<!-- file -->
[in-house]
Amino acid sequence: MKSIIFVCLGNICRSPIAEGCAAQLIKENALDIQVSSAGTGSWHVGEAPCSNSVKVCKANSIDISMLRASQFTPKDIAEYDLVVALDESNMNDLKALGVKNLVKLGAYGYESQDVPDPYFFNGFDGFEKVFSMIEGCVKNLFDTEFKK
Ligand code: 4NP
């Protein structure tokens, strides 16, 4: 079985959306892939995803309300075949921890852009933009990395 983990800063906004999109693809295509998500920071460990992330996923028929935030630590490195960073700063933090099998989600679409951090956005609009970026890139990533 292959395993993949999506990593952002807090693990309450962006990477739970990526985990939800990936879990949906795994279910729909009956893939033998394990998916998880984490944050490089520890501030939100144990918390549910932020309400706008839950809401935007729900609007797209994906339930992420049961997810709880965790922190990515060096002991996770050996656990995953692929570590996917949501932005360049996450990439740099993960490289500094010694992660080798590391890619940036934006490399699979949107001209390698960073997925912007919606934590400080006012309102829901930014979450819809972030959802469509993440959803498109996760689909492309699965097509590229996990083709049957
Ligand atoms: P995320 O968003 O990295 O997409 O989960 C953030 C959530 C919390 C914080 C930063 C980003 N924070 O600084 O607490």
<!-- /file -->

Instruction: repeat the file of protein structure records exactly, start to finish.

[in-house]
Amino acid sequence: MKSIIFVCLGNICRSPIAEGCAAQLIKENALDIQVSSAGTGSWHVGEAPCSNSVKVCKANSIDISMLRASQFTPKDIAEYDLVVALDESNMNDLKALGVKNLVKLGAYGYESQDVPDPYFFNGFDGFEKVFSMIEGCVKNLFDTEFKK
Ligand code: 4NP
């Protein structure tokens, strides 16, 4: 079985959306892939995803309300075949921890852009933009990395 983990800063906004999109693809295509998500920071460990992330996923028929935030630590490195960073700063933090099998989600679409951090956005609009970026890139990533 292959395993993949999506990593952002807090693990309450962006990477739970990526985990939800990936879990949906795994279910729909009956893939033998394990998916998880984490944050490089520890501030939100144990918390549910932020309400706008839950809401935007729900609007797209994906339930992420049961997810709880965790922190990515060096002991996770050996656990995953692929570590996917949501932005360049996450990439740099993960490289500094010694992660080798590391890619940036934006490399699979949107001209390698960073997925912007919606934590400080006012309102829901930014979450819809972030959802469509993440959803498109996760689909492309699965097509590229996990083709049957
Ligand atoms: P995320 O968003 O990295 O997409 O989960 C953030 C959530 C919390 C914080 C930063 C980003 N924070 O600084 O607490």